I Love Hong Kong
Hong Kong, 2011, colour, 2.35:1, 100 mins.
Directors: Zeng Zhiwei 曾志伟 [Eric Tsang], Zhong Shujia 钟澍佳.
Enjoyable Chinese New Year comedy, packed with well-known faces and plenty of retro nostalgia.
Hong Kong, 2009. Following the bankruptcy of his toy factory across the border in Dongguan, Guangdong province, due to the US recession, businessman Wu Shun (Liang Jiahui) moves into the small Kowloon flat of his father Wu Tong (Feng Cuifan) in the area he grew up in during the 1970s and 1980s. Wu Shun also brings along his wife (Wu Junru); grown son Wu Ming (Li Zhiting), a government food and hygiene inspector; 19-year-old daughter Wu Zhi (Lin Xintong), a wannabe model; and younger daughter Wu Jing (Chen Yinglan). Though the place is already crowded, Wu Tong also lets stay his old friend Zheng Ruilong (Zeng Zhiwei), who’s reappeared after years in the US. Wu Shun is less than pleased, remembering how in 1987 Zheng lost him some money on the stock market and then vanished, though they patch things up as they reminisce about their younger selves (Huang Zongze, Wang Zulan). Zheng tells Wu Shun that his old flame Bai Suzhen (Yuan Yongyi) is now back from Canada and is living in the flat below, leading to an embarrassing situation when Wu Shun’s wife catches them together. Meanwhile, to help the family’s finances, Wu Shun’s wife gets a job as a trainee at the I-Sky Beauty clinic run by an old friend, where she’s bullied by the manageress, Koni (Lv Huiyi). By the time of the Mid-Autumn Festival, many of the housing estate’s residents have rediscovered their community spirit, but then find that a government-supported plan to revitalise small trading around the estate is threatened by a big-business concern. And then Zheng, a prime mover in the plan, disappears again.
Made by essentially the same team as 72 Tenants of Prosperity 72家租客 (2010) – Hong Kong directors Zeng Zhiwei 曾志伟 [Eric Tsang] and Zhong Shujia 钟澍佳, producer Television Broadcasts, plus many of the same actors and a heavy roster of TVB artists – I Love Hong Kong 我♥HK 开心万岁 ticks all the boxes that make it a traditional Chinese New Year comedy, with a can-do storyline and ooh-look cameos. It’s also another pointed assertion (in the face of China’s dominance) of Hong Kong’s local Cantonese identity, again via a story that refers back to its glory days, in this case the late 1980s. The surprise, given its full-on title, is that the movie has a lightly self-critical edge and also works on its terms as a character comedy; and unlike 72 Tenants, it’s not hobbled by comparisons with an earlier classic.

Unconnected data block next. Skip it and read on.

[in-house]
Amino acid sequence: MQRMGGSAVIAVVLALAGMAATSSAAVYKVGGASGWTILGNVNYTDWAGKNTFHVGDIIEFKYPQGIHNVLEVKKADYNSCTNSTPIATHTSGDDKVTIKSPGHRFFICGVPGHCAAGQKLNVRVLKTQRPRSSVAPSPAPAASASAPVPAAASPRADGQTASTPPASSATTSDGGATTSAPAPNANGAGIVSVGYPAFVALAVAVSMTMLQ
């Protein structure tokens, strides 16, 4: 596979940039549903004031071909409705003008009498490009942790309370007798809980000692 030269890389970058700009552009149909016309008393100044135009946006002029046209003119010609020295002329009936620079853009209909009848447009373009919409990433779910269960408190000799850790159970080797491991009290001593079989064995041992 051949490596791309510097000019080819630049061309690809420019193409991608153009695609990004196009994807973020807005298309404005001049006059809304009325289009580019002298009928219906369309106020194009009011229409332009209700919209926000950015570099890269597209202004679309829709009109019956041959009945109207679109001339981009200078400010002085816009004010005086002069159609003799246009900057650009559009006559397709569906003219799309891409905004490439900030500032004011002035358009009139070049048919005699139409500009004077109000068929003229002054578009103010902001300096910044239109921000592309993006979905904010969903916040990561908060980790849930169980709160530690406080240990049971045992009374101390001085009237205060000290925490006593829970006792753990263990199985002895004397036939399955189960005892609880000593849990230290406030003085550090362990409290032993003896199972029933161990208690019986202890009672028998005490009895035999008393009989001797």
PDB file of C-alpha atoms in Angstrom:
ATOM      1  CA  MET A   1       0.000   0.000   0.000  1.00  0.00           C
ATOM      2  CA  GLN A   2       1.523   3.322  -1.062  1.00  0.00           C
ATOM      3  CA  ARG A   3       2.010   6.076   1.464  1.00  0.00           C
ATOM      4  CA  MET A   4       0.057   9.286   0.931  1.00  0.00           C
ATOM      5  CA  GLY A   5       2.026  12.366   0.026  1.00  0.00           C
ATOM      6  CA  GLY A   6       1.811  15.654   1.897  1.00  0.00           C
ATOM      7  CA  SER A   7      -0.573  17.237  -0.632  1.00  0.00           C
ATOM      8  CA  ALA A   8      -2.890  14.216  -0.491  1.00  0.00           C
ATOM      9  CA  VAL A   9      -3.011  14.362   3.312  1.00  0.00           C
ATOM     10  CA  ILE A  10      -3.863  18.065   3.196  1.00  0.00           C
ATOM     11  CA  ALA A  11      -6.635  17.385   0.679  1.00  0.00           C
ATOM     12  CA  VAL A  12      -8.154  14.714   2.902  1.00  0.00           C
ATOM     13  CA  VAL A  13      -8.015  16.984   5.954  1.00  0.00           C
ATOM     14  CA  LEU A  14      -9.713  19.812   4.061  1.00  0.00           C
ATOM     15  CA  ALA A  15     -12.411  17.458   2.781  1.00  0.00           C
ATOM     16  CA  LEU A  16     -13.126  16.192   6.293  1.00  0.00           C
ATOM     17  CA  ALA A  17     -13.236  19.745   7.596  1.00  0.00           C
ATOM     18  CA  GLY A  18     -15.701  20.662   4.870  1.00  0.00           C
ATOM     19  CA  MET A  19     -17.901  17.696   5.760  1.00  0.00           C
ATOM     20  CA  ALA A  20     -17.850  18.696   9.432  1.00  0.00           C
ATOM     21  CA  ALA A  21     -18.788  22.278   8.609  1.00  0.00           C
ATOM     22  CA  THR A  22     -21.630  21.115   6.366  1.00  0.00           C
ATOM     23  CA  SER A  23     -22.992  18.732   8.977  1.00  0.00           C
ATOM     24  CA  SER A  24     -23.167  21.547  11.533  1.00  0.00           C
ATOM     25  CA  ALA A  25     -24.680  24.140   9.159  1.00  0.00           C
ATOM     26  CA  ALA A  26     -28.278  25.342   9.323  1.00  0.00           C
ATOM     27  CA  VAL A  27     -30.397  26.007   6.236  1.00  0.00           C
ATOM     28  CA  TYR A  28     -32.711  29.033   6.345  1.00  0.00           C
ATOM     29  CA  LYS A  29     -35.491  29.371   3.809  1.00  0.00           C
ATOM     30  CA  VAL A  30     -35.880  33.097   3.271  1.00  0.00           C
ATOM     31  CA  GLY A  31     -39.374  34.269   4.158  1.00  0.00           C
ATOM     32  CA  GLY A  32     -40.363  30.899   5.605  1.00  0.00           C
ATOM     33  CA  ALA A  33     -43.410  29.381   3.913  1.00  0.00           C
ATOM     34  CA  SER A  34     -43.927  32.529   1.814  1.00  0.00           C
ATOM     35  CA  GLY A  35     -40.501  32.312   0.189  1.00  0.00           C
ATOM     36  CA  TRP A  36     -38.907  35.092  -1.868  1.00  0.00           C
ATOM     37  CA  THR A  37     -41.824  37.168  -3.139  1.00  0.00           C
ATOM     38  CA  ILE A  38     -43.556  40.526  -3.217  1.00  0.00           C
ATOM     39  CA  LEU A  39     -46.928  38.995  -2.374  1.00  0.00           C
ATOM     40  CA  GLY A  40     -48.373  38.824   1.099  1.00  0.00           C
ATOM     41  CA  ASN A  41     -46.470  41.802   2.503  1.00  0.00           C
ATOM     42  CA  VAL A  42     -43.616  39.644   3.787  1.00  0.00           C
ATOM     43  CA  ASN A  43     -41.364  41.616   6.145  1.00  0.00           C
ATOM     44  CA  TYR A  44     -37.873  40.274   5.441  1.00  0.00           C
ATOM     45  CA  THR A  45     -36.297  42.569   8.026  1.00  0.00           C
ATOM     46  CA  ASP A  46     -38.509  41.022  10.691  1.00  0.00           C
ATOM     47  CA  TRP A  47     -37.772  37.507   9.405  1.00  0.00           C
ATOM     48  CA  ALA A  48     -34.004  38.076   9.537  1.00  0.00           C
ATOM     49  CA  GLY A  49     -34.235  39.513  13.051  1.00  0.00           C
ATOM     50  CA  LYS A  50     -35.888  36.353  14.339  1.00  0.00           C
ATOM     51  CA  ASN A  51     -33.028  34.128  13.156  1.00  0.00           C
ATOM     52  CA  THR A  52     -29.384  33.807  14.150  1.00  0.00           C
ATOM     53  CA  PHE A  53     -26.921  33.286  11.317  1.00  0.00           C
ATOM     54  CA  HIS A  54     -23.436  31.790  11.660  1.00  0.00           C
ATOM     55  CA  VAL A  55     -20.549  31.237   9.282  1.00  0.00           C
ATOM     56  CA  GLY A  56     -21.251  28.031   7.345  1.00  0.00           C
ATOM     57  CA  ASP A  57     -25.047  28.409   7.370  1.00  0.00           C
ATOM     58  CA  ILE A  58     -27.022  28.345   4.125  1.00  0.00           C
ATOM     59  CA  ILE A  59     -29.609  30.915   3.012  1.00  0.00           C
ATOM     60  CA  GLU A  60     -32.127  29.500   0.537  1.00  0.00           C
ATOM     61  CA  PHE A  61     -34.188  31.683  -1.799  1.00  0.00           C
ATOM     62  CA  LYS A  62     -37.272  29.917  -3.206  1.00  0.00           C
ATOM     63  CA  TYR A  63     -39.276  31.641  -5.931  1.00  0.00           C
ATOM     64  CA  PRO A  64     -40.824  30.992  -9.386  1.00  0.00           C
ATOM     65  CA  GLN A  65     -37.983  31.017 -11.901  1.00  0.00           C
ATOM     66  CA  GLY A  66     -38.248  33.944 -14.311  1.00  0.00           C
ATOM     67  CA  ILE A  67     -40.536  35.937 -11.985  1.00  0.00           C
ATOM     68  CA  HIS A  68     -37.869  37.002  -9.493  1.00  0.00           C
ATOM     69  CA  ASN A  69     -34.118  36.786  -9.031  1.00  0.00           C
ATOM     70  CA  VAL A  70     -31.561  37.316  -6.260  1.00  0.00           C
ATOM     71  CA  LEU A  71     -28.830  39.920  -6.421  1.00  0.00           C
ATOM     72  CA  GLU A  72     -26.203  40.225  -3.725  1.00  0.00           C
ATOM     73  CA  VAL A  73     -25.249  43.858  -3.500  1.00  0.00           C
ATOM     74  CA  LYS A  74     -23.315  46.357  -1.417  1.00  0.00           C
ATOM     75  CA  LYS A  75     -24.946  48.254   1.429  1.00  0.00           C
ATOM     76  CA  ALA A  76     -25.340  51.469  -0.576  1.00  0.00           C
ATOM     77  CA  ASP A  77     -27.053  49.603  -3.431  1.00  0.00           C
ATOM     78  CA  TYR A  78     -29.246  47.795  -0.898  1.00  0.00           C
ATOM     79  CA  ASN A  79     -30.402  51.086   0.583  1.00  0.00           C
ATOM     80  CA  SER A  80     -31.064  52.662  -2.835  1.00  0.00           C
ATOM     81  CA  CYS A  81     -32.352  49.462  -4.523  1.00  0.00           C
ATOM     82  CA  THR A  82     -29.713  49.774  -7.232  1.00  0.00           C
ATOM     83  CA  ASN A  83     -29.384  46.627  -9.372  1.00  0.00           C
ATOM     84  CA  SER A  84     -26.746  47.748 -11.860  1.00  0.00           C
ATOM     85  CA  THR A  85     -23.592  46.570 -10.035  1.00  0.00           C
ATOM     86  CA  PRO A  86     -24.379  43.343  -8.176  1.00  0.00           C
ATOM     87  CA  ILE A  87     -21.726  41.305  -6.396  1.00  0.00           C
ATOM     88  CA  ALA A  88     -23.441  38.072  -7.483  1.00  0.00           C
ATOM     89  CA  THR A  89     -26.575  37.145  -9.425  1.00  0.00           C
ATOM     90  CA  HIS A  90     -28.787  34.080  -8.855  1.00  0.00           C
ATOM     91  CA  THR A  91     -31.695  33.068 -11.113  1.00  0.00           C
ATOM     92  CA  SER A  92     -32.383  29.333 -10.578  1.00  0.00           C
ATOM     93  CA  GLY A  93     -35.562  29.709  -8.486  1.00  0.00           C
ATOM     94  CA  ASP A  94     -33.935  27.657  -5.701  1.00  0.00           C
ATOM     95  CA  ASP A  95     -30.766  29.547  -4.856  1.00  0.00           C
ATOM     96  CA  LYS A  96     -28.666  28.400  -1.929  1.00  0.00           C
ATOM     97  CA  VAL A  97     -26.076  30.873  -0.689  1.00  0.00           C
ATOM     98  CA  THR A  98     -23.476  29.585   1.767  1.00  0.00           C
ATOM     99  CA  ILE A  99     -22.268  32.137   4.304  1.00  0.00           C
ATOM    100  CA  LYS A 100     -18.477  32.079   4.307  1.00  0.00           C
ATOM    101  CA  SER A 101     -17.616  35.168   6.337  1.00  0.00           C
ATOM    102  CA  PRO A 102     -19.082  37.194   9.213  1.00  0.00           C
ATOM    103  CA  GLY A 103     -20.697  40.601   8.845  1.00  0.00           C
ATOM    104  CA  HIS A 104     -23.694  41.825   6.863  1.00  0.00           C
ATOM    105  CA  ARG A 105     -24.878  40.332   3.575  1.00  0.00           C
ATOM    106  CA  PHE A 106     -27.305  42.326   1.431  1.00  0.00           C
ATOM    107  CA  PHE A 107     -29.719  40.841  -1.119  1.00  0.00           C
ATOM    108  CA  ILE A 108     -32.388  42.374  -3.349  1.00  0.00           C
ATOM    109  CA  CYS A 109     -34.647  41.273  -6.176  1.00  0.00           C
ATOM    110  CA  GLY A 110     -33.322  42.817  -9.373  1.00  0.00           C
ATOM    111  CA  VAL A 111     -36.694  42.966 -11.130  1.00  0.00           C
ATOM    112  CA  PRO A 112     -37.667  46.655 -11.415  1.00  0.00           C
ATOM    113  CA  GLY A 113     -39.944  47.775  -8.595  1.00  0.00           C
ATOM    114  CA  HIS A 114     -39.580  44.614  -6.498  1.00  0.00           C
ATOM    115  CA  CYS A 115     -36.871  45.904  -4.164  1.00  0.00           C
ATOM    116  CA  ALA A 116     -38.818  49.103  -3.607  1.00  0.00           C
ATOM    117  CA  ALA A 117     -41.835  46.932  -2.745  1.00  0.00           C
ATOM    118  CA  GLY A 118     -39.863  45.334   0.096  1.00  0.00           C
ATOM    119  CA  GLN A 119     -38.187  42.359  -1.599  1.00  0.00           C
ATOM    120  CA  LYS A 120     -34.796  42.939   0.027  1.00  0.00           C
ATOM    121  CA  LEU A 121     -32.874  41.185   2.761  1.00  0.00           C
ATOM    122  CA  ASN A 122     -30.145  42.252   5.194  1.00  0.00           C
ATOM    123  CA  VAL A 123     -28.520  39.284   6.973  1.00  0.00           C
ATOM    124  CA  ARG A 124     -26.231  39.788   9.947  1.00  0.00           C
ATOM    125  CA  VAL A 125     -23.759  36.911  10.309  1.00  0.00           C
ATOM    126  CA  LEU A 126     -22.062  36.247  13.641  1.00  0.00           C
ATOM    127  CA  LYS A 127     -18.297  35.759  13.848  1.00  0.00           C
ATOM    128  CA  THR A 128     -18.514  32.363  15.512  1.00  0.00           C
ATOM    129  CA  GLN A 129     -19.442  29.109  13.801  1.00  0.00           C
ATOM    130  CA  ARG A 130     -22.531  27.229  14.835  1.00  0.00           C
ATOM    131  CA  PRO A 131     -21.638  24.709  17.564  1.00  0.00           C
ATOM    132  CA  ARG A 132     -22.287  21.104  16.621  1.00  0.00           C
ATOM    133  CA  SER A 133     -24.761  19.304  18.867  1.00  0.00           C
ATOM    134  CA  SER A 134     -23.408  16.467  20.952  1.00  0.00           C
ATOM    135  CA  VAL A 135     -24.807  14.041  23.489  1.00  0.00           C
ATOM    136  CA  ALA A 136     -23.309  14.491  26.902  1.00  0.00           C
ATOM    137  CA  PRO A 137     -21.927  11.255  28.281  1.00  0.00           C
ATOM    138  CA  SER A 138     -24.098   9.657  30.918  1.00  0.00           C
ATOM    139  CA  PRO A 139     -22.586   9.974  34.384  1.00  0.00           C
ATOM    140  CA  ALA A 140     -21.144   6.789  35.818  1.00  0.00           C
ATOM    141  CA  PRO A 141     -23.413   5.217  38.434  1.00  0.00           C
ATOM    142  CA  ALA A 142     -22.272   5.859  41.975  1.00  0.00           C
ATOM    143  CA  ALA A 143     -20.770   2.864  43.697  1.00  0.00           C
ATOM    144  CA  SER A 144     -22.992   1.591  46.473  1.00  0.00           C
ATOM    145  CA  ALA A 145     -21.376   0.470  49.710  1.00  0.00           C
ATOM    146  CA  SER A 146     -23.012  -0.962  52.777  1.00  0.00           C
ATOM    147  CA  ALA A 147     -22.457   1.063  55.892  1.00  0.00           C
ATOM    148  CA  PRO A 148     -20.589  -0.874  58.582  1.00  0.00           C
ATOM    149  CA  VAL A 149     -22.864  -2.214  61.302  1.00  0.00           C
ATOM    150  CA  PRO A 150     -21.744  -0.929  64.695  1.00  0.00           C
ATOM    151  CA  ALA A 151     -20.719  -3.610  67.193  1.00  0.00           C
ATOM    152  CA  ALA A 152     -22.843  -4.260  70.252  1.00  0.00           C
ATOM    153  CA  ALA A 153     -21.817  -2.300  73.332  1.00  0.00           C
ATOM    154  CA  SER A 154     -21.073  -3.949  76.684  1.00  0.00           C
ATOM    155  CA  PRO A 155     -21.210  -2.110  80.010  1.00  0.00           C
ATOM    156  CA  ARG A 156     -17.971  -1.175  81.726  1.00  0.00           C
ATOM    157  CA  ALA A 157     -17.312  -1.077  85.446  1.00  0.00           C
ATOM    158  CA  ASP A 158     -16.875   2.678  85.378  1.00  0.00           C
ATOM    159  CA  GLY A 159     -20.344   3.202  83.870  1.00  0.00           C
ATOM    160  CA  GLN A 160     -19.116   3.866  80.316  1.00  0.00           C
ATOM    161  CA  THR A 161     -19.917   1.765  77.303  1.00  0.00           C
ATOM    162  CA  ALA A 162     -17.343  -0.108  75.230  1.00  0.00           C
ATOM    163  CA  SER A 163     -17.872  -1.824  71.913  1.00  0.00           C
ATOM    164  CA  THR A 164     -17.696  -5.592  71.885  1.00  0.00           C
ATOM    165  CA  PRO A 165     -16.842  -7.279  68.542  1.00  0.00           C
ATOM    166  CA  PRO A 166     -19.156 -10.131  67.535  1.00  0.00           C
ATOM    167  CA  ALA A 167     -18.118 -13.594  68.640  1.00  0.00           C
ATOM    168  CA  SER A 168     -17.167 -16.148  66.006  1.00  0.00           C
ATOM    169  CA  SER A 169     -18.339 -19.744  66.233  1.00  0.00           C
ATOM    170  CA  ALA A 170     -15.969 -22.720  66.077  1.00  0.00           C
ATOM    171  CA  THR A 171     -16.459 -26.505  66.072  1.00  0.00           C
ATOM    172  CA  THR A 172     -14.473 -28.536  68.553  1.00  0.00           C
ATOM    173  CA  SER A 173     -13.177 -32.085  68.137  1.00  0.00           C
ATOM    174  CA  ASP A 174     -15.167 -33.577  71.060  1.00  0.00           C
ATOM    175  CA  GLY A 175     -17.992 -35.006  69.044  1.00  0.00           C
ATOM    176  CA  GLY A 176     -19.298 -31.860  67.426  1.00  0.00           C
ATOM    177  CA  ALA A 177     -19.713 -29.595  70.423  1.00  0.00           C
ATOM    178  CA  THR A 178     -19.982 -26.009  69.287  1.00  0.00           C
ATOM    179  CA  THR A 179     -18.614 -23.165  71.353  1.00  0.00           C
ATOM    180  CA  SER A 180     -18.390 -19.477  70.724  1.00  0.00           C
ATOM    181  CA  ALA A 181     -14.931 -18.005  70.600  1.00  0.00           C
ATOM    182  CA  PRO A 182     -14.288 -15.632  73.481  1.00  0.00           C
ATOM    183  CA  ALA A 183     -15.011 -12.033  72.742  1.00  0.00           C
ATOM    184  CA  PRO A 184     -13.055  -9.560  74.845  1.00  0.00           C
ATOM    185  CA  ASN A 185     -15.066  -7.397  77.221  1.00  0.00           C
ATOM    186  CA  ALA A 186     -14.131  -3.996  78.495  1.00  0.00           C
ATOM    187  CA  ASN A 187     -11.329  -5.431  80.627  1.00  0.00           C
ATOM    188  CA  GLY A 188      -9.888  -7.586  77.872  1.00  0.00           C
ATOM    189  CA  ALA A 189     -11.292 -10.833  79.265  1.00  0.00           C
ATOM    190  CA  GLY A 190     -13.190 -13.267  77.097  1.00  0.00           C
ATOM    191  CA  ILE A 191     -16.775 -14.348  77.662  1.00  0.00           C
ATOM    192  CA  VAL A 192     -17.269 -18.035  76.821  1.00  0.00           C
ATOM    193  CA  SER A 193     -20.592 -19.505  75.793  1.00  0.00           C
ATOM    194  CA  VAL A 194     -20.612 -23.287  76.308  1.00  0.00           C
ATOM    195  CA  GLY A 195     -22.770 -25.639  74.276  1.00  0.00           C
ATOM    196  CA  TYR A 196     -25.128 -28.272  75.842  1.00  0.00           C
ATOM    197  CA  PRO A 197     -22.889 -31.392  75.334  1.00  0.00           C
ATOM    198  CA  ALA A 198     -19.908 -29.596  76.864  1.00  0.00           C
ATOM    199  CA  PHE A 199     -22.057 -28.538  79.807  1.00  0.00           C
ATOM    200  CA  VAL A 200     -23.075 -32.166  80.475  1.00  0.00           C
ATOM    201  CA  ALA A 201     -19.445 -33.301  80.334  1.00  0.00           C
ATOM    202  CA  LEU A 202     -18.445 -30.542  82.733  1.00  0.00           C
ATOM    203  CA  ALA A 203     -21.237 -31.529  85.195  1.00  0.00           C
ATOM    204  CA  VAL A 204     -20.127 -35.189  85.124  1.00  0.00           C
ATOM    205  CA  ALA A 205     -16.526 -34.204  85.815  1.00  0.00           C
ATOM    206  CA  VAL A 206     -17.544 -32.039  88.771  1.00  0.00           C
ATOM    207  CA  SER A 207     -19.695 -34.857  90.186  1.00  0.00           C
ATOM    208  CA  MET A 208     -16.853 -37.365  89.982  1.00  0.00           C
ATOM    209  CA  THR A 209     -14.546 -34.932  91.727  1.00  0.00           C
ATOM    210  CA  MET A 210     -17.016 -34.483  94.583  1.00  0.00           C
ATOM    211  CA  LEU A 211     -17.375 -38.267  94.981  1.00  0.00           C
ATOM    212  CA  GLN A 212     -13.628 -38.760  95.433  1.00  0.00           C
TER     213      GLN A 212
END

With two strong leads in Liang Jiahui 梁家辉 [Tony Leung Ka-fai] and Wu Junru 吴君如 [Sandra Ng], plus a battalion of writers and story contributors that this time includes up-and-coming talent Mai Xiyin 麦曦茵 [Heiward Mak] (Ex 前度, 2010), the dialogue and situations have a much less forced comic rhythm. As a bankrupt businessman who has to move his sizeable family into his father’s small flat, Liang provides a strong anchor for the knockabout comedy, and Wu (apart from a few treasurable sequences, like being wrapped in cellophane or knocked about as a stunt double) largely reins back her histrionic side. Neither dominates the ensemble, which includes fellow veterans like Lin Xue 林雪 [Lam Suet] (in a funny parody of the ball scene in The Mission 枪火, 1999), Feng Cuifan 冯淬帆 [Stanley Fung] as the put-upon father, Yuan Yongyi 袁咏仪 [Anita Yuen] as the businessman’s old flame and producer/co-director Zeng as a nefarious friend from the past.
The nostalgic 1980s flashbacks are also smoothly integrated and look right in a colourful way, with Huang Zongze 黄宗泽 well cast as a younger version of Liang. Unfortunately the same can’t be said for Wang Zulan 王祖蓝 as a younger Zeng, though his performance is better than his facial likeness. Of the other youngsters, Li Zhiting 李治廷 [Aarif Lee] (Echoes of the Rainbow 岁月神偷, 2010; Bruce Lee My Brother 李小龙, 2010) is just okay, as is fellow Cantopop name Lin Xintong 林欣彤, making her screen debut as his wannabe-model sister.
Like 72 Tenants, the movie harks back to the days of community values, as well as celebrating Hong Kong’s bounce-back spirit. But aside from the title song, the latter isn’t over-laboured and is allowed to come naturally from the vignette-ish storyline and the finale in which the inhabitants of the Kowloon housing estate find common cause vs. the forces of multi-national big business. It’s all, of course, a dream version of the real, contemporary Hong Kong but works at a level of pure, upbeat entertainment, with genuinely engaging musical numbers and a finale that plays it just right. And especially in the pre-title sequence – which cross-cuts between various examples of modern-day frustrations – there’s an underlying acknowledgement that the city has, inevitably, moved on.